N Naidu Chitikela, Rambabu DVS
Introduction: Men with high serum prostate specific antigen usually undergo transrectal ultrasound-guided prostate biopsy (TRUS-biopsy). TRUS-biopsy can cause side-effects including bleeding, pain, and infection. Multi-parametric magnetic resonance imaging (MP-MRI) used as a triage test might allow men to avoid unnecessary TRUS-biopsy and improve diagnostic accuracy. Materials and Methods: We did this multicentre, paired-cohort, confirmatory study to test diagnostic accuracy of MP-MRI and TRUS-biopsy against a reference test (template prostate mapping biopsy [TPM-biopsy]). Men with prostate-specific antigen concentrations up to 15 ng/mL, with no previous biopsy, underwent 1.5 Tesla MP-MRI followed by both TRUS-biopsy and TPM-biopsy. The conduct and reporting of each test was done blind to other test results. Clinically significant cancer was defined as Gleason score ≥4 + 3 or a maximum cancer core length 6 mm or longer. Results: Between 2015 and 2019, we enrolled 100 men, 76 of whom underwent 1.5 Tesla MP-MRI followed by both TRUS-biopsy and TPM-biopsy. On TPM-biopsy, 68 of 76 men had cancer. For clinically significant cancer, MP-MRI was more sensitive (93%, 95% CI 88–96%) than TRUS-biopsy (48%, 42–55%; p<0.0001) and less specific (41%, 36–46% for MP-MRI vs 96%, 94–98% for TRUS biopsy; p<0.0001). Conclusion: Using MP-MRI to triage men might allow 27% of patients avoid a primary biopsy and diagnosis of 5% fewer clinically insignificant cancers. If subsequent TRUS-biopsies were directed by MP-MRI findings, up to 18% more cases of clinically significant cancer might be detected compared with the standard pathway of TRUS-biopsy for all. MP-MRI, used as a triage test before first prostate biopsy, could reduce unnecessary biopsies by a quarter. MP-MRI can also reduce over-diagnosis of clinically insignificant prostate cancer and improve detection of clinically significant cancer.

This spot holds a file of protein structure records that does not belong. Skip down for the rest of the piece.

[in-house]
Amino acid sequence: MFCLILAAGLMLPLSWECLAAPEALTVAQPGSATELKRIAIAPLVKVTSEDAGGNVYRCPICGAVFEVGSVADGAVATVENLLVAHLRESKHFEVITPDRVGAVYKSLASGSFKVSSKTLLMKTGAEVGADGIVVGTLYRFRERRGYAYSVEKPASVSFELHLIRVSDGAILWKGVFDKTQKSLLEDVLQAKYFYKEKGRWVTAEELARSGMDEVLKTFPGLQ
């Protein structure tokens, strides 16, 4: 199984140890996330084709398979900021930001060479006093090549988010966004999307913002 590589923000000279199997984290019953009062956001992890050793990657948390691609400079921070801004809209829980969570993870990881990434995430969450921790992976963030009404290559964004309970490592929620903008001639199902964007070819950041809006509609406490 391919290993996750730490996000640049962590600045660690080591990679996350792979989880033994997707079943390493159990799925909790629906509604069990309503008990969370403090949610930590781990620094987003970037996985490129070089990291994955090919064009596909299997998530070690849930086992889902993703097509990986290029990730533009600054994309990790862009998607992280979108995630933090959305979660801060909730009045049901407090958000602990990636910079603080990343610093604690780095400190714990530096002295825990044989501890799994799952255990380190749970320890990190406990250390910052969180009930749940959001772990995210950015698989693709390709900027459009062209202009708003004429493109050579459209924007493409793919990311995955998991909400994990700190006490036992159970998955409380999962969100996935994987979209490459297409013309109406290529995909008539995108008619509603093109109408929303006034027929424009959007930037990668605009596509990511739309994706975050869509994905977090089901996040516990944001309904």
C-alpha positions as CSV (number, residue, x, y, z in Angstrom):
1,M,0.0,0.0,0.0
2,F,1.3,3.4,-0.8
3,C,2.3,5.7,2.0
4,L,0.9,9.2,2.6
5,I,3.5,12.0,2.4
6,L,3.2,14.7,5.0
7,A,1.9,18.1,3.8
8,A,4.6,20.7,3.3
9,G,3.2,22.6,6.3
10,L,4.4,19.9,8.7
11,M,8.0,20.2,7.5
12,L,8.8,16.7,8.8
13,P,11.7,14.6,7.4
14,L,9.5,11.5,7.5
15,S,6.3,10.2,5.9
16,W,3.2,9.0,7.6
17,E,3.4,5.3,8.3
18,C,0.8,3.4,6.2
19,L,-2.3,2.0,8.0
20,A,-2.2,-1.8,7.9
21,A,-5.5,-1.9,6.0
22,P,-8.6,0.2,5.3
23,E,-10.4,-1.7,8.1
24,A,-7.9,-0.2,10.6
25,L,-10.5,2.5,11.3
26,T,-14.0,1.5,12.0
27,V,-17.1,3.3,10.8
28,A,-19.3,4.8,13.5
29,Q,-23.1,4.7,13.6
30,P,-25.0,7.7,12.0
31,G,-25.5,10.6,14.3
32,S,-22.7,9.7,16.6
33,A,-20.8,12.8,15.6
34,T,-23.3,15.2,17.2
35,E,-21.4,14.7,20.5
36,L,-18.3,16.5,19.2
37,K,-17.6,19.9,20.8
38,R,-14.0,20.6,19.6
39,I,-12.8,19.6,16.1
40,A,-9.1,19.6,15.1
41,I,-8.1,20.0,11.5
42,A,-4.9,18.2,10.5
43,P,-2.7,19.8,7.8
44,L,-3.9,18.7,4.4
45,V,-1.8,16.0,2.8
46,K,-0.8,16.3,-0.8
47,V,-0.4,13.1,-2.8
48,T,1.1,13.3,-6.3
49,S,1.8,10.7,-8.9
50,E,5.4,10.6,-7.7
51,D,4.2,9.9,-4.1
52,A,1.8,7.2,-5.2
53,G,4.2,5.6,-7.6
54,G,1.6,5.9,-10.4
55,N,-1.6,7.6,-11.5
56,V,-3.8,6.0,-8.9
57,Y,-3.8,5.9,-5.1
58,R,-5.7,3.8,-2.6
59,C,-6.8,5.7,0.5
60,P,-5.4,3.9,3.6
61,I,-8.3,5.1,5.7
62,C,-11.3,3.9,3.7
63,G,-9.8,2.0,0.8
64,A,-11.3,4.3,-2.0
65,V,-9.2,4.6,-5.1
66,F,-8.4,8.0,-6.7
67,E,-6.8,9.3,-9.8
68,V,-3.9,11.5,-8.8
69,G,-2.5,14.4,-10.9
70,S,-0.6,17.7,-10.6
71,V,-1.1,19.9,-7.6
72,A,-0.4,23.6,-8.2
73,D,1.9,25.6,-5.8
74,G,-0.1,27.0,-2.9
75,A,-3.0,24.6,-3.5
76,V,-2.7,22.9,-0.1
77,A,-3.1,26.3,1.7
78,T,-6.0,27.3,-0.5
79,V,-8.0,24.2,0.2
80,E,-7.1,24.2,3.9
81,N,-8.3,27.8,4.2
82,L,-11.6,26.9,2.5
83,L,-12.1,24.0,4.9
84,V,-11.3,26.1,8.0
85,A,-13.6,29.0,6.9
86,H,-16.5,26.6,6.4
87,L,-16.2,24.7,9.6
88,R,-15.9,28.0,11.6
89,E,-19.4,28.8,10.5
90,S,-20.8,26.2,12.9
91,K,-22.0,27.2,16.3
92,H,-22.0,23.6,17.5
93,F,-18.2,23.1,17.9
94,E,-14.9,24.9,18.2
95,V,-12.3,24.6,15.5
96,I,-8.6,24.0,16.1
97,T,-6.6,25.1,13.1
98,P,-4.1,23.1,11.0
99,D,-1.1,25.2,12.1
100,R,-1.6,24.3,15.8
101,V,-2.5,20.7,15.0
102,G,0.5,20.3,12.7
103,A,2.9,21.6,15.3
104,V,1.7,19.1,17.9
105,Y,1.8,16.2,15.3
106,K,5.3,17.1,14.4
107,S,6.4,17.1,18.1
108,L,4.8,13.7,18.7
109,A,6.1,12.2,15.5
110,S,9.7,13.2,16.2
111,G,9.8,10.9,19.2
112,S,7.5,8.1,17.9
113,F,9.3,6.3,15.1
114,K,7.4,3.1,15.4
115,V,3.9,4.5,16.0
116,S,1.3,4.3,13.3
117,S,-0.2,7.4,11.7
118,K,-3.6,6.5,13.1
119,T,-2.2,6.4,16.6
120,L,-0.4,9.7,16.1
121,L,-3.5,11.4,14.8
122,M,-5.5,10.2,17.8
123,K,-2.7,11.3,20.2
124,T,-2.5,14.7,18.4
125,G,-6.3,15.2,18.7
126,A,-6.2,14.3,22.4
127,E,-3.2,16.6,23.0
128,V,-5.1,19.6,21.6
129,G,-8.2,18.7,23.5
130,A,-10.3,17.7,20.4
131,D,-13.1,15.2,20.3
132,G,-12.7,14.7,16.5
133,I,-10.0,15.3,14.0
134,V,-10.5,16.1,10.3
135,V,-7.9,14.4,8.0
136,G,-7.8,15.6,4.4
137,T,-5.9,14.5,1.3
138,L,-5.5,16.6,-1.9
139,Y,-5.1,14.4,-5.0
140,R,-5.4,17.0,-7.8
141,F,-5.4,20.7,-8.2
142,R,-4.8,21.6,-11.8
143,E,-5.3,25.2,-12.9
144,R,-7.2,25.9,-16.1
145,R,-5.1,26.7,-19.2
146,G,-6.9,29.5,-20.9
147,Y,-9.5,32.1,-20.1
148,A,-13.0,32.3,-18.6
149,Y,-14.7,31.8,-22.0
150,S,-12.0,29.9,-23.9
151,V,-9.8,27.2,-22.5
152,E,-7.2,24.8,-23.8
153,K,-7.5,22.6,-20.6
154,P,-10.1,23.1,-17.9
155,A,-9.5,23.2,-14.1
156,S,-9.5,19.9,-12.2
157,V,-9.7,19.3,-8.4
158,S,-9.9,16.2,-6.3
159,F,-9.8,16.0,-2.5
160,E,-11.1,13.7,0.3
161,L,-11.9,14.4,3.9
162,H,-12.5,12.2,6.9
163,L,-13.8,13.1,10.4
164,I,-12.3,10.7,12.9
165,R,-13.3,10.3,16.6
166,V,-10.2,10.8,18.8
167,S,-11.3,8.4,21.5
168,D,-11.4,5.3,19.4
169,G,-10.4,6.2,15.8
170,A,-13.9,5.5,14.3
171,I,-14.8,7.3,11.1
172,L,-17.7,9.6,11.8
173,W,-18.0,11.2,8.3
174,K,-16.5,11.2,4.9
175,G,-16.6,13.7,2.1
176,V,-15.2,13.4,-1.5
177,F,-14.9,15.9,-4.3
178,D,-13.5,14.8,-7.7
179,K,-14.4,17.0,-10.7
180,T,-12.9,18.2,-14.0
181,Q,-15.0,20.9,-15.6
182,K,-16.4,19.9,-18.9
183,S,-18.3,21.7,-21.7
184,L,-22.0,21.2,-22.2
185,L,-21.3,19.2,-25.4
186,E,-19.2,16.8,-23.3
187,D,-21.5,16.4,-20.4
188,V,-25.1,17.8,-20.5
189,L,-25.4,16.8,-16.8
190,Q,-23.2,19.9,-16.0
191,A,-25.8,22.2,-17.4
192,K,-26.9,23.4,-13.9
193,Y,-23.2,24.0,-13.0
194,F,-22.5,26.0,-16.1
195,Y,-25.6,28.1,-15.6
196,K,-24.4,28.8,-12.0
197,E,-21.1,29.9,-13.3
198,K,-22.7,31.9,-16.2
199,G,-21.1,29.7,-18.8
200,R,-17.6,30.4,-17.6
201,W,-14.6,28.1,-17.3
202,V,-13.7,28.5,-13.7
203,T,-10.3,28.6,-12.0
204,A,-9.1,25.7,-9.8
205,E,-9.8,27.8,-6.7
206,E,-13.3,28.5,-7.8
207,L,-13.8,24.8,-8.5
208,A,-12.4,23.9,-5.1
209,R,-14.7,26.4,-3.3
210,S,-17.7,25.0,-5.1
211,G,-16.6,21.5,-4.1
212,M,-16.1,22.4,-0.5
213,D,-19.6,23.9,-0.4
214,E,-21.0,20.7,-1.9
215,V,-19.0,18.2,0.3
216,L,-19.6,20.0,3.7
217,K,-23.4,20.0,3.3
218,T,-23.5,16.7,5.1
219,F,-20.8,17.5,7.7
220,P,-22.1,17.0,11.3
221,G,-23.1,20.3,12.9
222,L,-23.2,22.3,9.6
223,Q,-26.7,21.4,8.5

Pages: 03-07 | 959 Views 332 Downloads